Monthly Archive for August, 2010

Browse remote shares in non-GVFS aware apps

GNOME uses a virtual file system to mount remote shares, like Samba and NFS. The shares appear in any GNOME-based GVFS aware application (and those that use Nautilus as the file chooser), but with others like Thunderbird they do not. Someone on the Fedora list recently needed to attach a file from a remote share, but couldn’t.

I then discovered (thanks to a knowledgeable responder) that you can browse to these shares directly (no need to manually mount them) via the hidden .gvfs directory in your home, which means that if you access them no-matter what program you’re using (yes, even KDE apps), i.e.


Very handy!

OpenSolaris is dead

A few months ago I wrote an article, claiming that Oracle would kill OpenSolaris. Many readers weren’t happy with my take on the issue, claiming Oracle would do nothing but continue to support OpenSolaris and that I should just get over myself. While the latter is probably true, Oracle has finally announced that it has indeed killed OpenSolaris (also confirmed by an Oracle employee).

Oracle had already stopped nightly builds of the operating system and they have now confirmed that there will simply be no future releases:

We will not release any other binary distributions, such as nightly or bi-weekly builds of Solaris binaries, or an OpenSolaris 2010.05 or later distribution.

They are now going to instead focus on a binary distribution, called Solaris 11 Express under a free developer RTU license.

Even if a fork of Solaris like Illumos was to go ahead, I’m not sure how well it would work out given the following:

We will no longer distribute source code for the entirety of the Solaris operating system in real-time while it is developed, on a nightly basis.

Oracle will be holding back on the code, and you can guarantee they won’t like any competing products.

Are we surprised? I’m not. The signs were obviously there and they had done similar things to other products, like the once free ODF plugin for Microsoft Office, which you now have to pay a license for.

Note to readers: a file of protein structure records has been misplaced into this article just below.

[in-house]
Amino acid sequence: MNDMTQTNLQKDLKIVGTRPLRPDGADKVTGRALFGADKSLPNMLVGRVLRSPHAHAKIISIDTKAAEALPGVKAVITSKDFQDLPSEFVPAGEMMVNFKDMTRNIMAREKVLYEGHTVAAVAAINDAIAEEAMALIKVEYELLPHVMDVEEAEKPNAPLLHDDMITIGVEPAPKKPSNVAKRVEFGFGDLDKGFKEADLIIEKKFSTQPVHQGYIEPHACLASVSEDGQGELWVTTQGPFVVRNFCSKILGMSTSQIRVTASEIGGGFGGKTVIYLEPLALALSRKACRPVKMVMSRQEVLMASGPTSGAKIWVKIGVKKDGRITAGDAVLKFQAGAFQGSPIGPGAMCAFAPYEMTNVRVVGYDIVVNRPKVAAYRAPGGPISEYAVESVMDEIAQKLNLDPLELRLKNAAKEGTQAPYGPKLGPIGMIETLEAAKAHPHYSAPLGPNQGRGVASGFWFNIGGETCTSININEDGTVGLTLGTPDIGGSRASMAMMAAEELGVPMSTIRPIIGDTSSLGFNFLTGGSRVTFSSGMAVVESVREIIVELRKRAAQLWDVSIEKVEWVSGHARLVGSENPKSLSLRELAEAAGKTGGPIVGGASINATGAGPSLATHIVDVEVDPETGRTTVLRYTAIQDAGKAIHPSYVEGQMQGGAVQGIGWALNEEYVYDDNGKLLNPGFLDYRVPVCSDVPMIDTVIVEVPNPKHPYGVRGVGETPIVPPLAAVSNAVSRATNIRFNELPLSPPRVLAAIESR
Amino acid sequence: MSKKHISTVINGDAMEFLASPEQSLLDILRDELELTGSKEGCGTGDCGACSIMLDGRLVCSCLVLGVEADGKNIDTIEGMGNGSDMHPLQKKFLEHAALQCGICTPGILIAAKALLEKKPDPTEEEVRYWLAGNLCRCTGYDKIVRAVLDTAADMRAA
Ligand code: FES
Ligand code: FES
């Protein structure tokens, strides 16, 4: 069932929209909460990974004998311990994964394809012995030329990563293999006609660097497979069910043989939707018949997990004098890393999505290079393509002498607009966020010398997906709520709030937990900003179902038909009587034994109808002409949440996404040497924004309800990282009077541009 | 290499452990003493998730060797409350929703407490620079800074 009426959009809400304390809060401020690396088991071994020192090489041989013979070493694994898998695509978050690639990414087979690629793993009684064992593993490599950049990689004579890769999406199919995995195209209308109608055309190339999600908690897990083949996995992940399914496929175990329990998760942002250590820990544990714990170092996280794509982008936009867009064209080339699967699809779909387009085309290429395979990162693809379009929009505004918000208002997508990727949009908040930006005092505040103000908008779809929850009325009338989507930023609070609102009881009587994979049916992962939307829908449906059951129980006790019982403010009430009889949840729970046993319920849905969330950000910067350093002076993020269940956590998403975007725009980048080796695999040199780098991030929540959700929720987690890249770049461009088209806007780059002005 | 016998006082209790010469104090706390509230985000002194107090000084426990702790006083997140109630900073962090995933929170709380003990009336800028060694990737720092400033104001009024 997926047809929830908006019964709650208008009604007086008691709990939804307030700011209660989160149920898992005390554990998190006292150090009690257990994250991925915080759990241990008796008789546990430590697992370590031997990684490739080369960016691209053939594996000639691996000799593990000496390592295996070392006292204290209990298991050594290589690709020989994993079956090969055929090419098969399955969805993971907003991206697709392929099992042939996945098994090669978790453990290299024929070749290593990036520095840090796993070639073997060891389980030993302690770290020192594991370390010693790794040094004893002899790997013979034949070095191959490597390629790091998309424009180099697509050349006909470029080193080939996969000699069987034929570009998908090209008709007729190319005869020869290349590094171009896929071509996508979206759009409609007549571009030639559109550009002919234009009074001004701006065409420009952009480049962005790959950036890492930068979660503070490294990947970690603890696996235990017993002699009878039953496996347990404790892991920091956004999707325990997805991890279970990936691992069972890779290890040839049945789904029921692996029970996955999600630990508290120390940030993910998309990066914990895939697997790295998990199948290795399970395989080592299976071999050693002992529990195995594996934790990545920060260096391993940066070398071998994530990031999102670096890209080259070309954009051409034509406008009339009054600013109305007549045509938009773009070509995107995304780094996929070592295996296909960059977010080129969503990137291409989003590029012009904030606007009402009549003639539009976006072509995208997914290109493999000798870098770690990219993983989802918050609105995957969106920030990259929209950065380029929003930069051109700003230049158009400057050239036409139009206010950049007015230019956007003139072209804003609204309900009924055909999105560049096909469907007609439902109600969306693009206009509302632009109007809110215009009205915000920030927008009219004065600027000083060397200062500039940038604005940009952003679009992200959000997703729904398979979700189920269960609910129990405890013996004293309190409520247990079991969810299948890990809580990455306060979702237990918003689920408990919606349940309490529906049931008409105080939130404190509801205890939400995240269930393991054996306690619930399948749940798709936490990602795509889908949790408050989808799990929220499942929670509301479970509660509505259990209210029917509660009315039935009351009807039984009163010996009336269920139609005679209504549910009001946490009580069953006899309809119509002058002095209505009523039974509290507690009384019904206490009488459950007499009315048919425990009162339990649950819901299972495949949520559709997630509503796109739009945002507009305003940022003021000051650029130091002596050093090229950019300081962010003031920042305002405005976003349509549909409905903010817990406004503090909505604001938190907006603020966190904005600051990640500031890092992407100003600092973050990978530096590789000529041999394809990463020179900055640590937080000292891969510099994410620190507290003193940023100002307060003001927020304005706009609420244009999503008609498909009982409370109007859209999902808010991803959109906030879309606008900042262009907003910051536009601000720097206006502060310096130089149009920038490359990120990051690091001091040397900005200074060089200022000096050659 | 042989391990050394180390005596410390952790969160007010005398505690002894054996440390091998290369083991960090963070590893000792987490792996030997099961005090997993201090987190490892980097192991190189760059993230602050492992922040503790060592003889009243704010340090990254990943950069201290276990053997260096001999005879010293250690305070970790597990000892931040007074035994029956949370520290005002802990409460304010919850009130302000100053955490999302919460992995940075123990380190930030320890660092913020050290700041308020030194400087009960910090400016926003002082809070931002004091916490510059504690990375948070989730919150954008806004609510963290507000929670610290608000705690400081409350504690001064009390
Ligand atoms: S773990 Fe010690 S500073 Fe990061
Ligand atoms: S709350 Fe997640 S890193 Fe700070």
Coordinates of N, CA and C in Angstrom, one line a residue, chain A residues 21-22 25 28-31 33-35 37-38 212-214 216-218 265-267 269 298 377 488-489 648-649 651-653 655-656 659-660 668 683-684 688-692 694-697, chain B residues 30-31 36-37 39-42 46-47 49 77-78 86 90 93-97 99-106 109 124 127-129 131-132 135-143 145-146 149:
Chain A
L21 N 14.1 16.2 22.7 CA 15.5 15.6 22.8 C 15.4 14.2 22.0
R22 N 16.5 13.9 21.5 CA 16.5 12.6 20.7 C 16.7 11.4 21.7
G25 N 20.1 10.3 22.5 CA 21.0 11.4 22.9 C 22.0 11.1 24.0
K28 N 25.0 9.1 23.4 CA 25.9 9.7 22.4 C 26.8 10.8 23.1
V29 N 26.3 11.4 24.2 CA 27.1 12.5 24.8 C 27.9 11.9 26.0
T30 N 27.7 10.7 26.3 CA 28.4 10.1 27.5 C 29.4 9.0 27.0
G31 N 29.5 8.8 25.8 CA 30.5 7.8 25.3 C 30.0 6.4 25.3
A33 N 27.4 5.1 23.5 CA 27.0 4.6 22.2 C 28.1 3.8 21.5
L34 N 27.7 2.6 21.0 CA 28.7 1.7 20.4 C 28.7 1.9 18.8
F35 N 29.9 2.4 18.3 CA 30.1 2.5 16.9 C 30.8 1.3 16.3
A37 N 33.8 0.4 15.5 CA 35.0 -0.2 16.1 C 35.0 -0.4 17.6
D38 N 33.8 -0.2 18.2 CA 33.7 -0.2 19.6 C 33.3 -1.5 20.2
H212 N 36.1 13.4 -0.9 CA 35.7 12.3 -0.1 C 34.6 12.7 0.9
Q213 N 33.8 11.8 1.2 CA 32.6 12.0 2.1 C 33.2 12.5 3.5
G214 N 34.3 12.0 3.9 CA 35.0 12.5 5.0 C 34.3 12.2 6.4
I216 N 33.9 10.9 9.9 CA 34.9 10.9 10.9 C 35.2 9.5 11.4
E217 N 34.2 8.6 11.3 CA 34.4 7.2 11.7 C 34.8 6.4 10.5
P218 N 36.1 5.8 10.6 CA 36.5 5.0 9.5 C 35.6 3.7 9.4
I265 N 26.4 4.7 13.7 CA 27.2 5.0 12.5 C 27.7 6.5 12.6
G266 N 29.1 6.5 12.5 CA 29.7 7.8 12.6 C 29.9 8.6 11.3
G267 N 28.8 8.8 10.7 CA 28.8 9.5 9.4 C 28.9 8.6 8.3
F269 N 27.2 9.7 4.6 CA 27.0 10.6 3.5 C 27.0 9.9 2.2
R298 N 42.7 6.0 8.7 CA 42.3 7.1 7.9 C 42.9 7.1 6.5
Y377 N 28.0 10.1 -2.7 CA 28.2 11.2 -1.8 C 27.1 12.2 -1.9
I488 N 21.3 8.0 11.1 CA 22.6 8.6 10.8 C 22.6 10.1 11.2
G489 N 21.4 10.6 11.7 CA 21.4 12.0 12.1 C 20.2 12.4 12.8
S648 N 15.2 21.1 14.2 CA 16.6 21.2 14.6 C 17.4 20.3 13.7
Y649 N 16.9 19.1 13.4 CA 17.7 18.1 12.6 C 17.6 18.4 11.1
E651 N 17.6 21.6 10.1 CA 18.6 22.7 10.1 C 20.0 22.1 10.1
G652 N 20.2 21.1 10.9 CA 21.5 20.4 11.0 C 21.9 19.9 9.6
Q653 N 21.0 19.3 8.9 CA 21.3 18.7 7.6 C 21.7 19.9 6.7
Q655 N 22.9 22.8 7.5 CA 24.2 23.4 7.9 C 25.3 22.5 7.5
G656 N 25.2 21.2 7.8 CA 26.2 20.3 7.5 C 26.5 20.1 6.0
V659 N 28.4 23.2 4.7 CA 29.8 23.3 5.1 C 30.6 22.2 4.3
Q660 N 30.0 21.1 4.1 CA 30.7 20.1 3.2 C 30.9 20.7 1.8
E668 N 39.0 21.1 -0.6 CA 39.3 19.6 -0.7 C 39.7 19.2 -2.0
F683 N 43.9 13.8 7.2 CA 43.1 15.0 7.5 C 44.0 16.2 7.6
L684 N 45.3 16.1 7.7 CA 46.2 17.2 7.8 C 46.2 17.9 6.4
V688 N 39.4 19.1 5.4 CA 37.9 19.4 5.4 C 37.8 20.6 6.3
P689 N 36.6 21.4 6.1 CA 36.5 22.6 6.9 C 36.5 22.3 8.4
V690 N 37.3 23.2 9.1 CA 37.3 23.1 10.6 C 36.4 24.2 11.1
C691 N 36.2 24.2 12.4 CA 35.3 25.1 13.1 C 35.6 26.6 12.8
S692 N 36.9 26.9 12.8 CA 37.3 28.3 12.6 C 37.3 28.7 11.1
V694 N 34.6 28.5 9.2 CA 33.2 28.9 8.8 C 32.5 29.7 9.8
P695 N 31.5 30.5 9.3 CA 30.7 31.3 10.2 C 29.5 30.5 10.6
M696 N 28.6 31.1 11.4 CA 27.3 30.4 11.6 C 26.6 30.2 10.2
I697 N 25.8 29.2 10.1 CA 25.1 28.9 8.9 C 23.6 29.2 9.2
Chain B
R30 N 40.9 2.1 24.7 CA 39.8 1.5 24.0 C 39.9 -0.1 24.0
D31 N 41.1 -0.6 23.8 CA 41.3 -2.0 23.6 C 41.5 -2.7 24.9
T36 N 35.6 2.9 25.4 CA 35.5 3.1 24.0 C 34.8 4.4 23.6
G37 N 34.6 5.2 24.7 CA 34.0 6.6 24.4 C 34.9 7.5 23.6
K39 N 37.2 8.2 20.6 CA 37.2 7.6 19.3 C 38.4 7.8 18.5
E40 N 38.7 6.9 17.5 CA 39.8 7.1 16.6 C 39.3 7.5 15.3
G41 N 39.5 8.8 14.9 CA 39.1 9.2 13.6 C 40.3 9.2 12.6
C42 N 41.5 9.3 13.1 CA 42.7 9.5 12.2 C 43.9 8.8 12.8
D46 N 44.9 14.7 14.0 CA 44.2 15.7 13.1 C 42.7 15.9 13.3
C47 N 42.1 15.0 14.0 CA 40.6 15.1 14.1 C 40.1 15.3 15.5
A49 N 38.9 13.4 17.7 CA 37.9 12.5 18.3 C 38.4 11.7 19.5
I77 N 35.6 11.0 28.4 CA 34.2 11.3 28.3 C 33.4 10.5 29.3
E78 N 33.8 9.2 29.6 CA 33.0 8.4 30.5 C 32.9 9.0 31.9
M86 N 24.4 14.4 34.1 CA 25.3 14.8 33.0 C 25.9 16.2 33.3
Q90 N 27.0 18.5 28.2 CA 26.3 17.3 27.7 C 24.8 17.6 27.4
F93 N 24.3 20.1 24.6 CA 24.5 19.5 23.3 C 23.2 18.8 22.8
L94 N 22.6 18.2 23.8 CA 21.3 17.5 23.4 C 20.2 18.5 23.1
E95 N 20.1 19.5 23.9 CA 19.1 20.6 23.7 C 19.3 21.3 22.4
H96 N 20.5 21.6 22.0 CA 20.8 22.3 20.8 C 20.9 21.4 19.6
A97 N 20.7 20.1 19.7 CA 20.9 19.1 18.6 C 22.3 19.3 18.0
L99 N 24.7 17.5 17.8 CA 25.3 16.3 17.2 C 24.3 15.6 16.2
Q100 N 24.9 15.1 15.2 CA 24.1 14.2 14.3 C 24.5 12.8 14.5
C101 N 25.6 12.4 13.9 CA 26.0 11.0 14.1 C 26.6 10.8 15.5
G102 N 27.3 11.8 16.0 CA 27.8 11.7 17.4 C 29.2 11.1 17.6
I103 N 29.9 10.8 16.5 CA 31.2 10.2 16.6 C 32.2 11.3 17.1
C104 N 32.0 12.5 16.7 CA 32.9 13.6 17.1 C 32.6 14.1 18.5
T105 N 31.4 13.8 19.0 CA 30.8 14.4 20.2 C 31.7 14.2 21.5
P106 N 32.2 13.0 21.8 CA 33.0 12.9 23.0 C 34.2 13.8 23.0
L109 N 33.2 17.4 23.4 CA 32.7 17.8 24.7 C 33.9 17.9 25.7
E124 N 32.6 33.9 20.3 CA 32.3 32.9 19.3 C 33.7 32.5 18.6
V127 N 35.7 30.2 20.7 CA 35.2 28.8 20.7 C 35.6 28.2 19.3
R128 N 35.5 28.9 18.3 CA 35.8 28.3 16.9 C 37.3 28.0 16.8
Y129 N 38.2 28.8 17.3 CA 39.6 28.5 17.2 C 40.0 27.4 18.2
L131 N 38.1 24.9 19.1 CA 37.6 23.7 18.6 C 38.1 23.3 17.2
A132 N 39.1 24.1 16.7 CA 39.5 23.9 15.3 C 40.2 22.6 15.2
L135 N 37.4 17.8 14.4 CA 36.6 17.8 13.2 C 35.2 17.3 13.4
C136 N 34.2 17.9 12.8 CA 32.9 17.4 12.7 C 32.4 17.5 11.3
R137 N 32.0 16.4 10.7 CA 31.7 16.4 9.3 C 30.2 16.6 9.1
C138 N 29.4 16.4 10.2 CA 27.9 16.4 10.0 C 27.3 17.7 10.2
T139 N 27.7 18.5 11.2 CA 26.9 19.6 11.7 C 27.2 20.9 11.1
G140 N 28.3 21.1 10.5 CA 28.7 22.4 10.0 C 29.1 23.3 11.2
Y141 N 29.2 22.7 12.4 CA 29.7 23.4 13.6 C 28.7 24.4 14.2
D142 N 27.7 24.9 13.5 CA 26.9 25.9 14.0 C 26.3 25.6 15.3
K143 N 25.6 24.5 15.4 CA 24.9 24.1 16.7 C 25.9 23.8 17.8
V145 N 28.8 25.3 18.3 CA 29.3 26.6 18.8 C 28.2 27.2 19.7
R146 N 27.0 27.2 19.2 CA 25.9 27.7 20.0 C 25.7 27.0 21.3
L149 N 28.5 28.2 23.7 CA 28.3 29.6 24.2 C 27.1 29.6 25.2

Oracle didn’t buy Sun to give away money, but it’s clear they don’t understand free software. Solaris was already dead, but Sun helped to pro-long its life by open sourcing it. Now that Oracle has un-done much of that hard work, they too will die, if they don’t see the errors of their ways.


Google should just BUY Oracle

Stupid Oracle. They’ve just gone and sued Google over their use of Java.

An Oracle spokesperson said in a statement:

In developing Android, Google knowingly, directly, and repeatedly infringed Oracle’s Java-related intellectual property. This lawsuit seeks appropriate remedies for their infringement.

I guess it’s mostly over Dalvik, Google’s Java Virtual Machine, rather than using Java itself. We’ll see.
Update: It’s much more than Dalvik! It even goes to the core of basic computing like initializing variables. There’s a copy of the complaint on scribd.

If you were all wondering how Oracle would treat its new open source acquisitions, now you know. OpenSolaris is all but dead and they’re “suing over Java” (whatever that really means). Perfect fodder for the pro-Microsoft .NET camp, no doubt.

If only Sun had put Java under the freakin’ GPLv3 in the first place, we could avoid mess like this.

In actuality, Google should utilise the Tridge defence and show that they simply do not infringe those patents. Where they might be, work around them. Problem solved, case thrown out.

Nominate for Packt Open Source Awards

Packt Pub (technical publishing company with lots of great books) has been running a competition for five years now, promoting and rewarding the best of open source in a number of categories (with a prize pool of $24,000). I’ve been a judge for them for a few years too (although this year I’m just too busy).

It’s coming up again this year, so if you’re keen, jump on over to the site before September 17th and nominate your favourite free software project!


Linux newbie friend starts blog

A friend of mine who is still relatively new to Linux has started his own blog, to document some of his experiences and discoveries. He’s primarily a technical writer and tester, but I think that he might have some worthwhile things to say from a technical Linux newbie’s perspective. At the very least, it’s a great way for him to document things he wants to recall in the future!

Good luck Allan :-)